When people have the chance to learn about history, don’t we want that history to be factually correct? That’s the question I asked last week when writing about the Robert E. Lee statue at Antietam. Placed at a spot on the battlefield Lee never visited, the factual inaccuracies inherent in the statue’s placement undermine the value of the statue as an interpretive tool, which is one of the strongest arguments in favor of keeping statues and monuments up. “Shouldn’t accuracy matter?” I asked.
Today I’d like to pose a related question that I didn’t tackle in my first post.
If we’re talking about accurate facts, we should also talk about complete facts. We need as much of the who, what, when, where, why, and how as possible if we are to fully understand anything. The fewer facts we have, the less we can understand. We might know that murder was committed in the dining room with candlestick, but unless we know it was Professor Plum, we haven’t solved the crime. We need all the facts or we haven’t got a clue.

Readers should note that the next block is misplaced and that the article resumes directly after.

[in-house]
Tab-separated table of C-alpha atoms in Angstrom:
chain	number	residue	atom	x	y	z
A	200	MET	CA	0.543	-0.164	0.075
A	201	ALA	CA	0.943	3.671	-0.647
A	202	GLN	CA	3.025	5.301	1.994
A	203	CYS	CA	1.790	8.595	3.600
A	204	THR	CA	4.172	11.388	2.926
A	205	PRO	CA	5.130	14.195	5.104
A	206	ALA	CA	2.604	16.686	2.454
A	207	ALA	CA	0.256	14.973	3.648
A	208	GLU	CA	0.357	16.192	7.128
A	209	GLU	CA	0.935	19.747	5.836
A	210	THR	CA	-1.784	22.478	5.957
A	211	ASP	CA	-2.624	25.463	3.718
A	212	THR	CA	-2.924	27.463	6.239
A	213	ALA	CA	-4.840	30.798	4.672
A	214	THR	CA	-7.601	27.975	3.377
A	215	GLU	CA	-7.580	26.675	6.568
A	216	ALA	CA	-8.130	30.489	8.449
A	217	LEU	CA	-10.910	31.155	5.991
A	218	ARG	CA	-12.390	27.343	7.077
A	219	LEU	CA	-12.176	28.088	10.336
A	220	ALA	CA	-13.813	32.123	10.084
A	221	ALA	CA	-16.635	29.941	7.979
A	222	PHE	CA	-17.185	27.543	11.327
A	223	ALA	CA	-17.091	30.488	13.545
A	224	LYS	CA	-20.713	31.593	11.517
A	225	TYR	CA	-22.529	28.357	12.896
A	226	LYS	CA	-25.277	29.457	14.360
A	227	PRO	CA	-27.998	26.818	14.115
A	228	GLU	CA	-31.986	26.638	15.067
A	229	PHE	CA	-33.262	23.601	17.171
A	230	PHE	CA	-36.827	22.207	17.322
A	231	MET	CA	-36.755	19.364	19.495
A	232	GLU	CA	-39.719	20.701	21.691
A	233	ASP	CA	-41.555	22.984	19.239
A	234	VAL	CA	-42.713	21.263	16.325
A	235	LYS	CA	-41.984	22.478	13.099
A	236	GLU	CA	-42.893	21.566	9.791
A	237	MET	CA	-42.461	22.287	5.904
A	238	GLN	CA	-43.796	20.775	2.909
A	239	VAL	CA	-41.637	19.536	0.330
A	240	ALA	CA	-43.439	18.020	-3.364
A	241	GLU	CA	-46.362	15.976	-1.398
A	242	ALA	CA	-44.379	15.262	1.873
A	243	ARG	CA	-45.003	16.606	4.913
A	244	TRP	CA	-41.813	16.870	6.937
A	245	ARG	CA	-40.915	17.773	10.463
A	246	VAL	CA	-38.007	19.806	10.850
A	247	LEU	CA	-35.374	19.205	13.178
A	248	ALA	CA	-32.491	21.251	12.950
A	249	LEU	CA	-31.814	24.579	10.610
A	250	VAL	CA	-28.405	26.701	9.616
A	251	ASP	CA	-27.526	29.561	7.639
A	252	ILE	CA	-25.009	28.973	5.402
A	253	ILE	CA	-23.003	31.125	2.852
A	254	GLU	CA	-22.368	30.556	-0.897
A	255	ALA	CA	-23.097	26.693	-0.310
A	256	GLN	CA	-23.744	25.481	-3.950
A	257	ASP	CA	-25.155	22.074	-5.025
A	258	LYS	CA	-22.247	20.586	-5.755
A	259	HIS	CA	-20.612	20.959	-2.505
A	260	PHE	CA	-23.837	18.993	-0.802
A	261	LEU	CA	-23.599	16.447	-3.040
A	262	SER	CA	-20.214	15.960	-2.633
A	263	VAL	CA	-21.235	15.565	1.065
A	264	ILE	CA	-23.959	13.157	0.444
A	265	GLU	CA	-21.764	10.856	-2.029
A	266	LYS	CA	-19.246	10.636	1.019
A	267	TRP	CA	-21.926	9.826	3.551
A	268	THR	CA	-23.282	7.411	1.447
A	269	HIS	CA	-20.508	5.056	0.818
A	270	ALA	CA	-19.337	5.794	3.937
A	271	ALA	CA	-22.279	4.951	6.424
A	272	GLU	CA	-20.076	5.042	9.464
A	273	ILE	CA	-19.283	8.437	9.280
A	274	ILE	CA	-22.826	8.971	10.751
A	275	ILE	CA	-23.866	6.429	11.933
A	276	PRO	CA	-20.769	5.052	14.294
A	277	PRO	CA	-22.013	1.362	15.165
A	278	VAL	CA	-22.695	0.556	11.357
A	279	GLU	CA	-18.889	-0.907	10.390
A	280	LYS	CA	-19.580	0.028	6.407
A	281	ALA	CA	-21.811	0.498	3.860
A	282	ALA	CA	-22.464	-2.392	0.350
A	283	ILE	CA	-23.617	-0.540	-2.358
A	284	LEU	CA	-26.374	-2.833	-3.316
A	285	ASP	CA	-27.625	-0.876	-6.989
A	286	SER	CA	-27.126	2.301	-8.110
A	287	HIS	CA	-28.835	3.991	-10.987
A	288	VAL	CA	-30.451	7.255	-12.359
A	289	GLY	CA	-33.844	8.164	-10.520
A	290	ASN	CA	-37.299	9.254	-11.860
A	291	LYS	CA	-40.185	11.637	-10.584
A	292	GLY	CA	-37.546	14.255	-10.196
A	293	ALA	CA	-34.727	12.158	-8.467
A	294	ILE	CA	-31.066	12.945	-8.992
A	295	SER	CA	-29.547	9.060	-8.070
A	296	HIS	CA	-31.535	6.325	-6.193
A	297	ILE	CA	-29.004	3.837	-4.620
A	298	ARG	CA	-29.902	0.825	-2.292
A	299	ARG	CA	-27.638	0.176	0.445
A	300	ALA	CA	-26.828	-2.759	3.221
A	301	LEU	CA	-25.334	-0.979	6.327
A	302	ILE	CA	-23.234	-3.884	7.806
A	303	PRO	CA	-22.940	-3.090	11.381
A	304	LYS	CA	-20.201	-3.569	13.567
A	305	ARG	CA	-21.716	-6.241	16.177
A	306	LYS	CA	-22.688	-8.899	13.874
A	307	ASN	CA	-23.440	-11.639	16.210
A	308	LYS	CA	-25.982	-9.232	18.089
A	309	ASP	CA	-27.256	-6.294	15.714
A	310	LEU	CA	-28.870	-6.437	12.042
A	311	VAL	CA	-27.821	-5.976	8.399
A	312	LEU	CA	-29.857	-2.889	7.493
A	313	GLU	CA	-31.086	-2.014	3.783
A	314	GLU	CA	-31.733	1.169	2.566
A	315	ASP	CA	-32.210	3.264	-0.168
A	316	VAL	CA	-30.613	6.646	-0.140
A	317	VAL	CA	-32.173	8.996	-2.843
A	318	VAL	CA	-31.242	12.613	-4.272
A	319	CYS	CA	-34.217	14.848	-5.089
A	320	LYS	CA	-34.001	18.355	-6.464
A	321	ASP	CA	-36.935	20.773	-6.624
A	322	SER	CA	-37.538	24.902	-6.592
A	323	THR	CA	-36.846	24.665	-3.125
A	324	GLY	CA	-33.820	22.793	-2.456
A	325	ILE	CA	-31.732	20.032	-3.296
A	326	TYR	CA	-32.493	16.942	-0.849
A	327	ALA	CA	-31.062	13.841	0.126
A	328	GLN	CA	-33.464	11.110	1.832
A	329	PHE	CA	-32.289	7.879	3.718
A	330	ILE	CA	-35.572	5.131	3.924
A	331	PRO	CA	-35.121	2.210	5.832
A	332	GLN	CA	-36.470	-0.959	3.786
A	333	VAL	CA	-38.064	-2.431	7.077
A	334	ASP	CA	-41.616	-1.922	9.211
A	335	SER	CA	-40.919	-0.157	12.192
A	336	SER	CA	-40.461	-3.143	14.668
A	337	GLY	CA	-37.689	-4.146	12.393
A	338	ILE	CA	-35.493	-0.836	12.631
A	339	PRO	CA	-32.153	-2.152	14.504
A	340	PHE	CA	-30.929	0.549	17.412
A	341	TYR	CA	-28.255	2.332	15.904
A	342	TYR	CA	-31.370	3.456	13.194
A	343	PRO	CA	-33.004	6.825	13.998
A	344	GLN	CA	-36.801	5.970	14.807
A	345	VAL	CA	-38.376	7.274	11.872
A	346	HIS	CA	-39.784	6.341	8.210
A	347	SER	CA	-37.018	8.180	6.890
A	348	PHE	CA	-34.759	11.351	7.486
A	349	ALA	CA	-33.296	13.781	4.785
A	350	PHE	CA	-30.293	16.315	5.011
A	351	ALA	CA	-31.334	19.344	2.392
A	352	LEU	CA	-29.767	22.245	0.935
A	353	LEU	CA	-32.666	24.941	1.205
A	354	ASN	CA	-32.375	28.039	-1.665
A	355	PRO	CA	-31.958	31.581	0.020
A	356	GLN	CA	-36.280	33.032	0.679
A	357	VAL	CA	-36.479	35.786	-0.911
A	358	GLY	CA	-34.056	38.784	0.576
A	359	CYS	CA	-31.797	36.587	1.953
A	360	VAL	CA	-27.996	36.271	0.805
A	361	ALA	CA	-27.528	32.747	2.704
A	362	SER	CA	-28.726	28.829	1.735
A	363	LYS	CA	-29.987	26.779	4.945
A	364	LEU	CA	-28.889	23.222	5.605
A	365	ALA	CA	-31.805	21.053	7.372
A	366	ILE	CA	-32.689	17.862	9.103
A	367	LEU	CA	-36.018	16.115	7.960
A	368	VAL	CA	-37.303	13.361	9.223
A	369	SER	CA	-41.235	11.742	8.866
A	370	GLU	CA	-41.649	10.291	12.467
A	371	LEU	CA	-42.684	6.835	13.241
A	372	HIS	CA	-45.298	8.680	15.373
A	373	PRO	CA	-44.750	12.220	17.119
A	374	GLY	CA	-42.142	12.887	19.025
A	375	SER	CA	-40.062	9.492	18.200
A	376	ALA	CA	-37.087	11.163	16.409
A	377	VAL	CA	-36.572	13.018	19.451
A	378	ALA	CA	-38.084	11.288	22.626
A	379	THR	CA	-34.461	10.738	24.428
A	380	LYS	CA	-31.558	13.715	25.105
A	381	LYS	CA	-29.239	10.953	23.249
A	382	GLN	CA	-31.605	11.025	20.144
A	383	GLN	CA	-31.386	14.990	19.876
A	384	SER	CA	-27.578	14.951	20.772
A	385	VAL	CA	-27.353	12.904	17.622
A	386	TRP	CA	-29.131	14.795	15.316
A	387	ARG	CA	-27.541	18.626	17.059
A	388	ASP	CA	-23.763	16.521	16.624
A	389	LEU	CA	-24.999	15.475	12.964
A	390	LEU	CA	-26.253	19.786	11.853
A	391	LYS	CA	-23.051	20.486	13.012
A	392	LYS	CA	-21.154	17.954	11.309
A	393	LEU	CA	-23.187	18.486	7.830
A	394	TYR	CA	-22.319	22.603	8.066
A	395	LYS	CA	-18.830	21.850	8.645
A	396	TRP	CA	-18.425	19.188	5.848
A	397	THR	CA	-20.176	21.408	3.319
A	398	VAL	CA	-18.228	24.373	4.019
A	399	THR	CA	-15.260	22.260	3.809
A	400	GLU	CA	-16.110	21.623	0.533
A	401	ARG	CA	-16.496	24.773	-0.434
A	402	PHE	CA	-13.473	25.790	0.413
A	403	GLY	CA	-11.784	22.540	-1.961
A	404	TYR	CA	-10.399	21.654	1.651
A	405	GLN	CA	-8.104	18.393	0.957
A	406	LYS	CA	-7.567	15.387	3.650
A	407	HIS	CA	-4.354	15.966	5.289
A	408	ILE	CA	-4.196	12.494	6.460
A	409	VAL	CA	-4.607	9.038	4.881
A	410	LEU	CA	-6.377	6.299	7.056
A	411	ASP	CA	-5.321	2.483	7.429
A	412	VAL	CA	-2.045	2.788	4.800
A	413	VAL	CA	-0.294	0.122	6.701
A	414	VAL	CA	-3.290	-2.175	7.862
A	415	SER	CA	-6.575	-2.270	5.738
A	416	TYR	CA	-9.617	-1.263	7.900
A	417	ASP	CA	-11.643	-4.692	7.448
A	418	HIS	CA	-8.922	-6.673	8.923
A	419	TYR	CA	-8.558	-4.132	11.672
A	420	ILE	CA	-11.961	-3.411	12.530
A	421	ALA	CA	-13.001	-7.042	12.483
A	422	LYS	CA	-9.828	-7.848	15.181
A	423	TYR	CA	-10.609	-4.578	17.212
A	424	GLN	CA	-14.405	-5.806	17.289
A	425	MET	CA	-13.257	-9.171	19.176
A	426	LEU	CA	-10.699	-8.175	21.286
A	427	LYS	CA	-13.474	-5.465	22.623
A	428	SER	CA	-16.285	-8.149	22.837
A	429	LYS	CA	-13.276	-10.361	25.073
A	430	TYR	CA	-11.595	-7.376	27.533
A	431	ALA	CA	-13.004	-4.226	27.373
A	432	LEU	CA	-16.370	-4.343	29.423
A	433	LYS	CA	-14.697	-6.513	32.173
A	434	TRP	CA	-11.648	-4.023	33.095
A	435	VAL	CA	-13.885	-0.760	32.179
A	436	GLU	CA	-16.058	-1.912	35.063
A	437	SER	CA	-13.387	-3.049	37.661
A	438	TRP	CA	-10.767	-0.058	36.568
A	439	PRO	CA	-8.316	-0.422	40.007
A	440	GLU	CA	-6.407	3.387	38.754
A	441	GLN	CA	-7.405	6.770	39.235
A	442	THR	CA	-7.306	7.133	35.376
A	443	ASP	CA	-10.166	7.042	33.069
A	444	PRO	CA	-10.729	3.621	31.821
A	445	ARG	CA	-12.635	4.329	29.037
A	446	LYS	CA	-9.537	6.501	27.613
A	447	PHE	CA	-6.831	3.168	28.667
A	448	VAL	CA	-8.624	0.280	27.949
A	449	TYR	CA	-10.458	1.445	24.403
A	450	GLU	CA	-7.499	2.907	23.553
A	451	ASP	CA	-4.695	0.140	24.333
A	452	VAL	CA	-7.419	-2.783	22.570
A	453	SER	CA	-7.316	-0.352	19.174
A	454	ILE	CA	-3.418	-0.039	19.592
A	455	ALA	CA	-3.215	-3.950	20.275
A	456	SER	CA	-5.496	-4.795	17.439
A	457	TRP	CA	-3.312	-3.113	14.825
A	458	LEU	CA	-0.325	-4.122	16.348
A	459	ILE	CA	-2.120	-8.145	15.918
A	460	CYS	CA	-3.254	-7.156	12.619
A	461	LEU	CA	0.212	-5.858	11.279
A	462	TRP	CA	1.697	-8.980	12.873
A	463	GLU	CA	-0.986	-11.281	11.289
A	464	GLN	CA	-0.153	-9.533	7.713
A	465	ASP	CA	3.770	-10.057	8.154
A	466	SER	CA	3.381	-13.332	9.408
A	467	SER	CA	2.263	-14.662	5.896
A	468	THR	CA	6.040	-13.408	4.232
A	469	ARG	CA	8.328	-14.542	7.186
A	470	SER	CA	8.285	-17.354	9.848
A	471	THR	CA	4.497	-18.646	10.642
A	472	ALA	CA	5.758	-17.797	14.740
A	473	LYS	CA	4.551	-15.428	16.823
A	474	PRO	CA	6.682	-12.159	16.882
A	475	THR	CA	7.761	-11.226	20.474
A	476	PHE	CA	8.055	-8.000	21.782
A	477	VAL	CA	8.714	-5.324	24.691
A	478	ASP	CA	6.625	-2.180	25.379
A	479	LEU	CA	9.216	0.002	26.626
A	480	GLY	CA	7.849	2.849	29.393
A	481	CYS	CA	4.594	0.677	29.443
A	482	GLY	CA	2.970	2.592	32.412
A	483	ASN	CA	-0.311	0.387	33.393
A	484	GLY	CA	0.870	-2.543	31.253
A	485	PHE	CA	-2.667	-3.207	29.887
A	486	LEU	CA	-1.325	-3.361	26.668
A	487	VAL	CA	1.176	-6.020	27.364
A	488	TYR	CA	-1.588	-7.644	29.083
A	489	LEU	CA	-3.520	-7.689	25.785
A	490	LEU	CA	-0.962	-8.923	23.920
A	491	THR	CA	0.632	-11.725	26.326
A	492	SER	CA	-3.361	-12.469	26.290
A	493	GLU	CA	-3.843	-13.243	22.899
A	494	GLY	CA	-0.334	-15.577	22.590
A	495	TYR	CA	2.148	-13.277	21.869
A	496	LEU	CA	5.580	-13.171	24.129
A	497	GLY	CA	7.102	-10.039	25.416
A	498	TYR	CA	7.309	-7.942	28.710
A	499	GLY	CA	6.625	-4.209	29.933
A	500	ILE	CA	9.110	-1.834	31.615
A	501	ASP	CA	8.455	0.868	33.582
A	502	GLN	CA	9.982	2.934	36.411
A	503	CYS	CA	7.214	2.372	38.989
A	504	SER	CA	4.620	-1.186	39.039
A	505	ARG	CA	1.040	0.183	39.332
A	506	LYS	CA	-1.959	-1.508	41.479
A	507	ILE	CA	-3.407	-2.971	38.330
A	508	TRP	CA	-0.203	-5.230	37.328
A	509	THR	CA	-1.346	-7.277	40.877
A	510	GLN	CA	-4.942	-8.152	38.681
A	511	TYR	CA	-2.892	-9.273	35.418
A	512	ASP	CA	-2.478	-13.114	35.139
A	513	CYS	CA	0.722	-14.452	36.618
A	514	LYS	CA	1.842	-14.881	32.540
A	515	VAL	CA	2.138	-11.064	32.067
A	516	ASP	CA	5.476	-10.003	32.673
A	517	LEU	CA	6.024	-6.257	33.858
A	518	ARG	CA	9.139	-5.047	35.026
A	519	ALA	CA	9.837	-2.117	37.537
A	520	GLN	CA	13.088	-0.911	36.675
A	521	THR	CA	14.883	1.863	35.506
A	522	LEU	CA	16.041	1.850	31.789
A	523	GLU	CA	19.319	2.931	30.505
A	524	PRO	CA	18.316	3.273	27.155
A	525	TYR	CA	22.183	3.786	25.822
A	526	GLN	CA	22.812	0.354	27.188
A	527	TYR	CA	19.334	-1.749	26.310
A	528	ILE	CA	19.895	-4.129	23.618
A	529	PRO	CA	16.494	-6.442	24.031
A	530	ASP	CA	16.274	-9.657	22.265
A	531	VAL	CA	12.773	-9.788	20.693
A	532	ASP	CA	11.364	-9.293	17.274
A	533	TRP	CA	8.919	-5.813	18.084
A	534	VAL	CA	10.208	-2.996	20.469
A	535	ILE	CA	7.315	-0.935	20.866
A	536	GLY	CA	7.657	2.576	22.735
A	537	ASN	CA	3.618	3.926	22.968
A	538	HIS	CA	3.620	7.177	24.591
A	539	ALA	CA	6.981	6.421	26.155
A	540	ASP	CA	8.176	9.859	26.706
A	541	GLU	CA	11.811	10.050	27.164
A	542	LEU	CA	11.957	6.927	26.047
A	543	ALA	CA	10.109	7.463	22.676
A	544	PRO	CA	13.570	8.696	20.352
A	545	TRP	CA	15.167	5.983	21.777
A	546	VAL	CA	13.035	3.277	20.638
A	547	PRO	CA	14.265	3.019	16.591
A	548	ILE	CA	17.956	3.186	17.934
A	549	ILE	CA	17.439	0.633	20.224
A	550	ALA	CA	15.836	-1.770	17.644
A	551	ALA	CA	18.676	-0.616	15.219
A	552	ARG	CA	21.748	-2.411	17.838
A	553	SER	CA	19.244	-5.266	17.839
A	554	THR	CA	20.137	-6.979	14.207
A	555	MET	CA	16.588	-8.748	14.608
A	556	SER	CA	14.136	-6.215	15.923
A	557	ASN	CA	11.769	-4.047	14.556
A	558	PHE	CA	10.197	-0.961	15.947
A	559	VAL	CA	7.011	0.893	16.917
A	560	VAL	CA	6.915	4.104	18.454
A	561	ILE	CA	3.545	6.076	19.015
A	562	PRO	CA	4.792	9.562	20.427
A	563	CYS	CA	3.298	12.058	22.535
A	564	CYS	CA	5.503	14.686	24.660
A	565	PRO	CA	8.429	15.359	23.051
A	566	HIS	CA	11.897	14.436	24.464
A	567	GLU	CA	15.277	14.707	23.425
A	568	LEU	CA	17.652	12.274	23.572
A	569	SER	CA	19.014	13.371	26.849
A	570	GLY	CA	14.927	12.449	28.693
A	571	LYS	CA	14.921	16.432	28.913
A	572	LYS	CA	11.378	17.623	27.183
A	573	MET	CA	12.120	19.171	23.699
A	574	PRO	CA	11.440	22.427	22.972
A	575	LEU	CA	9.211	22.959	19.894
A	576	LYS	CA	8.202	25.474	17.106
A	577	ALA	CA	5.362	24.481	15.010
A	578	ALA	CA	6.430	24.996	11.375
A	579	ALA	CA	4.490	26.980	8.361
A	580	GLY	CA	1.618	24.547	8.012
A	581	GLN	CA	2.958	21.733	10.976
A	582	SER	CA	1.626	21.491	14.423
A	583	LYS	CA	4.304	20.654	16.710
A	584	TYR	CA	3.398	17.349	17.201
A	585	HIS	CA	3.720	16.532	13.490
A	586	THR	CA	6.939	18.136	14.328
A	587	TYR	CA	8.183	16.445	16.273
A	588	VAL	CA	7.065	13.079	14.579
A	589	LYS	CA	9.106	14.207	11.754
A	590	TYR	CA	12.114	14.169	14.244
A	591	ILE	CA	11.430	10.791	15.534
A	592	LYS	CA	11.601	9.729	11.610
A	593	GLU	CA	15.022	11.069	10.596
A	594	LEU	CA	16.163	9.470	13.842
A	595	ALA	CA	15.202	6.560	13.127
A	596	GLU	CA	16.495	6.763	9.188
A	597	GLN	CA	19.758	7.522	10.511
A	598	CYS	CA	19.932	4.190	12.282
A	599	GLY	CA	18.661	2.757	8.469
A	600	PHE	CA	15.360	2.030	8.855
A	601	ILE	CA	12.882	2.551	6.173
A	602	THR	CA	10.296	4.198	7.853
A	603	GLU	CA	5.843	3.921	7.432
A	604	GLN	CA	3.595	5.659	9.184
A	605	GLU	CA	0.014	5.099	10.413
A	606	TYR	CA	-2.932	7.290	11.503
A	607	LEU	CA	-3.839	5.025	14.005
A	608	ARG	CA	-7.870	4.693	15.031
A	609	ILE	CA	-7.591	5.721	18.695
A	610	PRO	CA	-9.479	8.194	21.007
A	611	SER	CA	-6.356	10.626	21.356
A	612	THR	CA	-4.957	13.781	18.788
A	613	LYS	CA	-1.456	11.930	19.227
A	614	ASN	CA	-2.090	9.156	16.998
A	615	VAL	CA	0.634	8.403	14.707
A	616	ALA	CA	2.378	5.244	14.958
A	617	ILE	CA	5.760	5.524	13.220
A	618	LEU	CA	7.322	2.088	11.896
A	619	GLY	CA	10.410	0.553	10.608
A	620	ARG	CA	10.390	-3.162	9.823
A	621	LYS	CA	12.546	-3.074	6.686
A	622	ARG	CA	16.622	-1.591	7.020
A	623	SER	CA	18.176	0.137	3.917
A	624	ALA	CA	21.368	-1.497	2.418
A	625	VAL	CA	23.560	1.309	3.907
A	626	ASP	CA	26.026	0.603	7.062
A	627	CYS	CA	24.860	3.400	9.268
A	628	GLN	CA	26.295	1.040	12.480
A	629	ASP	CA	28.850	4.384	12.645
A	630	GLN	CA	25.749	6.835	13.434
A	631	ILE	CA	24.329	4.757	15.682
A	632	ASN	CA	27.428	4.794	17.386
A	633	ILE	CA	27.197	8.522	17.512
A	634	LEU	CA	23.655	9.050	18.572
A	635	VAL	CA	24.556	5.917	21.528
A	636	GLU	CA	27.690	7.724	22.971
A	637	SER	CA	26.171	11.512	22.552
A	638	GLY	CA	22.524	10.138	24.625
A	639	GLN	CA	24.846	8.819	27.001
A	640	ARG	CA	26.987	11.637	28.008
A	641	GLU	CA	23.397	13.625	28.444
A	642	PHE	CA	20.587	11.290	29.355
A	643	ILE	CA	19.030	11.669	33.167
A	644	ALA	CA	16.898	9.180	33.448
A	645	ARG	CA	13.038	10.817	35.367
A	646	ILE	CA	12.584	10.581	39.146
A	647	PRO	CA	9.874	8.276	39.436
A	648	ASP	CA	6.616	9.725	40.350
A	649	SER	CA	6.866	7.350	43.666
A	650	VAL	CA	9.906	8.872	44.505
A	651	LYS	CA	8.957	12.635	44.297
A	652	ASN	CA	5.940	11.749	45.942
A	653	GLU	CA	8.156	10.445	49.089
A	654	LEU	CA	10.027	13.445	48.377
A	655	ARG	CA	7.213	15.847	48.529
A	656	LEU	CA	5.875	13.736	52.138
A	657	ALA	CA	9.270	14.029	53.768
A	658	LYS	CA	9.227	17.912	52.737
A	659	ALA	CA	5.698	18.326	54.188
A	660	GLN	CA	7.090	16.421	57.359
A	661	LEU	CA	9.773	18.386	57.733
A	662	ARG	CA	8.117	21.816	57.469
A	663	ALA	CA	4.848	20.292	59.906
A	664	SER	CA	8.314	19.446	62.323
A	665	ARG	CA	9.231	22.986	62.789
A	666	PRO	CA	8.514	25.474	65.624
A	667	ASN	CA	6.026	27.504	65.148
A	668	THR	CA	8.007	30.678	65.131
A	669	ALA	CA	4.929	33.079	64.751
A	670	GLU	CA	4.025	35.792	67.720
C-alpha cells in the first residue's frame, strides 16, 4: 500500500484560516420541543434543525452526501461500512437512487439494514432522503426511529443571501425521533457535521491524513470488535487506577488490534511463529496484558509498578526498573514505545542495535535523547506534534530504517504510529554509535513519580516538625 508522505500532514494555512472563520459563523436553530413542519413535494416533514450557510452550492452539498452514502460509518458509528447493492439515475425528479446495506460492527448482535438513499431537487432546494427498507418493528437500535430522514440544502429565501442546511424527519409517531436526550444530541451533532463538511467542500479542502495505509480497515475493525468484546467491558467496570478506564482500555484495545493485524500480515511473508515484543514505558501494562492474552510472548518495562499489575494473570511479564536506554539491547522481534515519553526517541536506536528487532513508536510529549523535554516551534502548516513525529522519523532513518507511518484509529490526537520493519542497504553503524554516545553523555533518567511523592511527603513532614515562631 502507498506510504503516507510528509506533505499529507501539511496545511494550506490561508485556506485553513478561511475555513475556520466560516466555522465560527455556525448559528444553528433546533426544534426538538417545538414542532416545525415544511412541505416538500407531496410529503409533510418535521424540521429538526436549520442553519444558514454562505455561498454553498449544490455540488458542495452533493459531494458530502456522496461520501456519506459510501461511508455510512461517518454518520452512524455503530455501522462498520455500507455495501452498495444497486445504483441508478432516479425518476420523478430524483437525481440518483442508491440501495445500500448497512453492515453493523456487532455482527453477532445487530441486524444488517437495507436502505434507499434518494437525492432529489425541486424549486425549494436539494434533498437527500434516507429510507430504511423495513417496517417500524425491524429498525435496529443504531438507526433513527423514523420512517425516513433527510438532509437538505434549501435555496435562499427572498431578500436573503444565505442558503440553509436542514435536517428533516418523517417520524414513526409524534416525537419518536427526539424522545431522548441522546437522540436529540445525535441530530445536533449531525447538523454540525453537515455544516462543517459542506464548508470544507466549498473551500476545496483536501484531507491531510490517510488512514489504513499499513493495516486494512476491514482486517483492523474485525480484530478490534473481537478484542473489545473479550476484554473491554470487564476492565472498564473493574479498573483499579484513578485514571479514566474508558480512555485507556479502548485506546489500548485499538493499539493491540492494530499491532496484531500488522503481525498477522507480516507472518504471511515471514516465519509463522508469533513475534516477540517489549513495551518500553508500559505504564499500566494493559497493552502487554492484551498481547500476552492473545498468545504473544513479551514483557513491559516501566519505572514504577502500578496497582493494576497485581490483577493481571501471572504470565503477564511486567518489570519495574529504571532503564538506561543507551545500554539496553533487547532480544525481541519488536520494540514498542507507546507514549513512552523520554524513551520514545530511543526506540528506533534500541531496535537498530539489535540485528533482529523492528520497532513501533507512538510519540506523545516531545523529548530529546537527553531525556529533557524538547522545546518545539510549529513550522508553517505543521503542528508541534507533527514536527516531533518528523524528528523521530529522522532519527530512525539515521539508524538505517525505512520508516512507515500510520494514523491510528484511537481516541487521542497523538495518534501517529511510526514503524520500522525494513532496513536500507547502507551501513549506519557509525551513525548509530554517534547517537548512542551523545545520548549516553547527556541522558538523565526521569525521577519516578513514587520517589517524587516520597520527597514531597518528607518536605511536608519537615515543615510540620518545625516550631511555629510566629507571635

Again, the Lee monument at Antietam provides an excellent example.
Here’s the text on the plaque of the Lee monument:
General Lee led his troops along this road into Sharpsburg on September 15, 1862. Outmanned 2-1 he would outmaneuver the Federals on the 17th. Although hoping for a decisive victory Lee had to settle for a military draw. Robert E. Lee was personally against secession and slavery, but decided his duty was to fight for his home and the universal right of every people to self-determination.
We could quibble about whether Lee led his column or accompanied it, but that’s not my point. We could also quibble about how much “maneuvering” Lee did on September 17. We could also have a vigorous debate about Antietam as “a military draw” for Lee versus a strategic defeat. The first point is factual in nature but also depends on an interpretation of the definition of “led.” The others are less factual and more interpretive—a realm where people can have honest disagreement, depending on how they look at the facts.
That’s why it’s particularly important to look at the final line of the plaque, which has a strong interpretive angle: